Don’t just fund gear. Spend time thinking about and researching your needs for non-material support. This could include a session with a lactation consultant, a plane ticket for a beloved sister to come help for two weeks after the baby is born, a weekly night nurse so the parent whose partner is deployed can get some sleep, or help with recurring bills to take away some of the financial stress when one or both parents are taking unpaid parental leave.
Most everything a new baby needs (with the possible exception of car seats) can be handed down from other parents or purchased secondhand for a fraction of its original cost. Steer your friends and family toward helping with support costs, instead of shelling out money for top-of-the-line new stuff.
Get shower attendees to sign up on the spot for a Meal Train. Signing up to bring food or have meals delivered has become increasingly popular. Providing home-cooked meals during times of stress and transition feels deeply nurturing and can be an opportunity to check in, in person, and see how the new family is doing and reduce their social isolation. While we didn’t have a Meal Train after the birth of my son, some neighborhood friends set one up for us after one of his surgeries, and I think I burst into tears of gratitude every time some food arrived.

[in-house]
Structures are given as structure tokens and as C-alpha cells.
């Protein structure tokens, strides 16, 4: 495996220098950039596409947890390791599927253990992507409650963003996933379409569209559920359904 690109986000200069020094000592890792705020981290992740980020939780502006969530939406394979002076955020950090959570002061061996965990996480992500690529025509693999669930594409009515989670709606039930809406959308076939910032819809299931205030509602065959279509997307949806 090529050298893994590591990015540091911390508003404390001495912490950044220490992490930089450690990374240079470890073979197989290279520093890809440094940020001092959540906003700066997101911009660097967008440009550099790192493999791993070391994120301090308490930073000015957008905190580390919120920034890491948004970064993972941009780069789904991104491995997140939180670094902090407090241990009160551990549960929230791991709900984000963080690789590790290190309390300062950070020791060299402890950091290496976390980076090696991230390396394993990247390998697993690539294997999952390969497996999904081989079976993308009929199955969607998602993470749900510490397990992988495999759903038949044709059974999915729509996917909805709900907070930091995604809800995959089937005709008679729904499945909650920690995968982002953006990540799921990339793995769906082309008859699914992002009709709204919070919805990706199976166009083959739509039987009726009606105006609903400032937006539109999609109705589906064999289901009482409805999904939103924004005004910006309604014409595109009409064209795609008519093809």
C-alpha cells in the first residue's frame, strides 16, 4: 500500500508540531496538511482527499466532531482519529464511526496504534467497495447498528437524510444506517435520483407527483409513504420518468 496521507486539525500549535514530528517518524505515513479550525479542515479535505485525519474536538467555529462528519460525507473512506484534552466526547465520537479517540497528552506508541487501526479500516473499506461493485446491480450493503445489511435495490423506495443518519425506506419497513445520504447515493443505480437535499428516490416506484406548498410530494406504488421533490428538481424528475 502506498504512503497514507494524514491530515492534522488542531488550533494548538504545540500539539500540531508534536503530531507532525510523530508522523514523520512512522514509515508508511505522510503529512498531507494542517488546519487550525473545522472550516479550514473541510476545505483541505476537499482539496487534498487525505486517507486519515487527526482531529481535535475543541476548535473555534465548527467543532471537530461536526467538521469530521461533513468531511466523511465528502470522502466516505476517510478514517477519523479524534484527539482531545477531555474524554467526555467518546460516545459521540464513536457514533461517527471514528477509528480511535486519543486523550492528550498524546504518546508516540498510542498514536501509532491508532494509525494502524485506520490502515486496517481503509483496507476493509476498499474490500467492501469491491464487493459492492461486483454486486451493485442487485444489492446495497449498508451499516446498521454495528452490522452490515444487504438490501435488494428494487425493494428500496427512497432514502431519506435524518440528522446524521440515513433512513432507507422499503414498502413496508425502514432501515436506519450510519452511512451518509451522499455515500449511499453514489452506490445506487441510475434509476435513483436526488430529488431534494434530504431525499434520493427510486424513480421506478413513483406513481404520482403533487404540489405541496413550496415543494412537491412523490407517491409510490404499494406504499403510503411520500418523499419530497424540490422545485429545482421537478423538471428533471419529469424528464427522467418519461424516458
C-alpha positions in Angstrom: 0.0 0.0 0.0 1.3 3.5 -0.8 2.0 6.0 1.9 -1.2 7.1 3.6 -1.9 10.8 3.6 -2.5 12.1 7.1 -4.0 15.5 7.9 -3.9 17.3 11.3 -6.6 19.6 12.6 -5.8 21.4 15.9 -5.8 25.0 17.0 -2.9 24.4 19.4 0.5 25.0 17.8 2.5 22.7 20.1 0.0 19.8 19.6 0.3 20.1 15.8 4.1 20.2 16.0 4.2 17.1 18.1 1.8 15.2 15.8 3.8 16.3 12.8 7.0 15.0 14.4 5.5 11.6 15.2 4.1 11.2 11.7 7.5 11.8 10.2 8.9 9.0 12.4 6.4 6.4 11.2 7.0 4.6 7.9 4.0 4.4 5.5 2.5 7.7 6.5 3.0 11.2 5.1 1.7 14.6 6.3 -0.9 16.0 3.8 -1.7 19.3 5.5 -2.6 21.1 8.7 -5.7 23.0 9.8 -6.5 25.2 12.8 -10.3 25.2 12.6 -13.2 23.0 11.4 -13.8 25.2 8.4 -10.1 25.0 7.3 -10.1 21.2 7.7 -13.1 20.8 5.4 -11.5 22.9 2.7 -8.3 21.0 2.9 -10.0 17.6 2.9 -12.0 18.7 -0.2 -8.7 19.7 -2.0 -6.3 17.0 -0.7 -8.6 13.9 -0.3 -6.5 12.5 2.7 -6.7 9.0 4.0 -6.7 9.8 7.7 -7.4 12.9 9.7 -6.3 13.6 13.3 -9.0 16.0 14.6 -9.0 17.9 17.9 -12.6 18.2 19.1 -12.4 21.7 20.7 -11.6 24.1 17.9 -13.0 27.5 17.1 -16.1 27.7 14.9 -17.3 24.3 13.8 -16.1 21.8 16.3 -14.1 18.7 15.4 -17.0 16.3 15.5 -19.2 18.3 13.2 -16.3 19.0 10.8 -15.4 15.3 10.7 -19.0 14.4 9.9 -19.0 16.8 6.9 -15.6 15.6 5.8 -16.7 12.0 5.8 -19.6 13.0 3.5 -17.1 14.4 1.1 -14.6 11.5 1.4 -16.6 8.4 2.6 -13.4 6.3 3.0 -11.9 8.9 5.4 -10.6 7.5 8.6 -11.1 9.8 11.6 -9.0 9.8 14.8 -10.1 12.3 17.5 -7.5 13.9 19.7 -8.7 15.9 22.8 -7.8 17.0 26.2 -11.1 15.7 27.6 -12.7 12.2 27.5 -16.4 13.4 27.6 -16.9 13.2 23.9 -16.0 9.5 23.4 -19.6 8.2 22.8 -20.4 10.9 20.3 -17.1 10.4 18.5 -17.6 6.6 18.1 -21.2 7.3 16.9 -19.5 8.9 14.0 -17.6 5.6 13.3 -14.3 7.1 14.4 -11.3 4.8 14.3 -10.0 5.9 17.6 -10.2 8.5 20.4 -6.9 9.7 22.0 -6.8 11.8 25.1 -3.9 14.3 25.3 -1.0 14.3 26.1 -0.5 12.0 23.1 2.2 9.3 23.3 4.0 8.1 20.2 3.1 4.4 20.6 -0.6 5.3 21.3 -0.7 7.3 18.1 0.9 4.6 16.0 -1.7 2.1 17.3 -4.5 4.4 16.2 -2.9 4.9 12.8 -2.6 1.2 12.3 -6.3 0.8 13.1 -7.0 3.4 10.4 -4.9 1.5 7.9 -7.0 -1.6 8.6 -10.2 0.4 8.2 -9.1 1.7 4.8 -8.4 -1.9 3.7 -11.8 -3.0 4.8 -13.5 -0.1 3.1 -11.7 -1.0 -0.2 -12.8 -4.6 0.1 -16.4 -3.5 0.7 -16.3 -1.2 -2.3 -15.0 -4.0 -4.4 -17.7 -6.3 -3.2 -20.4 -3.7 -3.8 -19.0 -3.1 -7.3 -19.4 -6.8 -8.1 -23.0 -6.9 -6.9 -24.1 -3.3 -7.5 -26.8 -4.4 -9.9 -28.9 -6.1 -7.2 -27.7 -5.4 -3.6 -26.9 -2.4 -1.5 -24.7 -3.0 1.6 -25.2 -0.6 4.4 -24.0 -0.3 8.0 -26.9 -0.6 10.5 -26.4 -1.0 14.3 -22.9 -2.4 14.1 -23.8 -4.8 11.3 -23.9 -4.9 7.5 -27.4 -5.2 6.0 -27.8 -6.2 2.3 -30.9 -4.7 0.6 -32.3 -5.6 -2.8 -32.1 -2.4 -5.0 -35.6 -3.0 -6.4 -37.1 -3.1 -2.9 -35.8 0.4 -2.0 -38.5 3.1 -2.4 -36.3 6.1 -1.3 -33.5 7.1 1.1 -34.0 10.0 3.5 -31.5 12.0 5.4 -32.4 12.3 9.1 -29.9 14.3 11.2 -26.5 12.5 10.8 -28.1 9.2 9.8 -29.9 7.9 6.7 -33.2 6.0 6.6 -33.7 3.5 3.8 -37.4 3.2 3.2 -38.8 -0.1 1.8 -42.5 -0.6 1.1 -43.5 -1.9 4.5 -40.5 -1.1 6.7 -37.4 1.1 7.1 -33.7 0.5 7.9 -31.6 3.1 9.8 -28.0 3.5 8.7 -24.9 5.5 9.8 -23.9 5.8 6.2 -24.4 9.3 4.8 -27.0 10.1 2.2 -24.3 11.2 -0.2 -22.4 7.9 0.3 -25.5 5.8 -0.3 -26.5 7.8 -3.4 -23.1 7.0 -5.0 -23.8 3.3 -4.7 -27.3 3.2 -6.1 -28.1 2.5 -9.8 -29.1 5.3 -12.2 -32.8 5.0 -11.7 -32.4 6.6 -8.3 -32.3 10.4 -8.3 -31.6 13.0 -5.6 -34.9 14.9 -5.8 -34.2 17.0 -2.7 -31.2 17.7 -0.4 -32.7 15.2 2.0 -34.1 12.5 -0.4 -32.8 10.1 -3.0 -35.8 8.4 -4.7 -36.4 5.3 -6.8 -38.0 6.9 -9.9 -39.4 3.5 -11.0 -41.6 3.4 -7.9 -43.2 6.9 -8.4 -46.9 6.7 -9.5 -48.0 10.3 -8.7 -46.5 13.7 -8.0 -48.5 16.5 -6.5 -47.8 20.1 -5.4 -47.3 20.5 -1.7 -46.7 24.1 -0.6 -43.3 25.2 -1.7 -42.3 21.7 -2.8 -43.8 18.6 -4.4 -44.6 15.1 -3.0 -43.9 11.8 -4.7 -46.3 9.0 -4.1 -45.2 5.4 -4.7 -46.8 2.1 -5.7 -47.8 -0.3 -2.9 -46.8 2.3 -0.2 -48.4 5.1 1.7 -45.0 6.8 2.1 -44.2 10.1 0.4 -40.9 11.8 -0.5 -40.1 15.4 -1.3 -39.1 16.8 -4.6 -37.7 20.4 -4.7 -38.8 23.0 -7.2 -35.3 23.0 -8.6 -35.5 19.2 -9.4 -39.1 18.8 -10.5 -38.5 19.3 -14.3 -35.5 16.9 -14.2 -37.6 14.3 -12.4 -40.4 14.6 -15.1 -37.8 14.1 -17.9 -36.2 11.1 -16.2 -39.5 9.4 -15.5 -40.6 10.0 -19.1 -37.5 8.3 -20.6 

Use the baby shower as a moment to include the new parent in online and in-person community groups. Veteran parents have often put months and years into finding their “tribe.” Rather than spending an hour opening gifts, invite guests to brainstorm about these groups beforehand, and use that time to formally include new moms in supportive communities, whether it’s the invite-only buy/sell/trade local listserv where they can get a ton of baby stuff at deep discounts, the community center that offers stroller walks for new parents, or details about the La Leche League meeting that provided sanity during the hardest postpartum periods.
Create a ritual or craft project that memorializes community support beyond money. If you feel like no baby shower could be complete without a craft project, look for one that serves a meaningful purpose. Taking a page from a Jewish Ketubah, or marriage contract, design posters where guests can pledge how they will support the expecting family in non-monetary ways. This could be offering to take your older kid for play dates to give you a break on the weekends, a weekly check-in phone call from the best friend who lives across the country, a vow from the mom of three to share a coveted list of her most trusted babysitters, or offers from the night owl neighbor to do late-night store runs.
Have everyone write something down and sign it. The expecting parents can also sign, as a promise to take people up on the offers. Then hang it on a wall or even frame it. I can think of nothing I would rather stare at after a sleepless postpartum night than a list of all the people who have offered to help me, alongside my signature promising to take that help.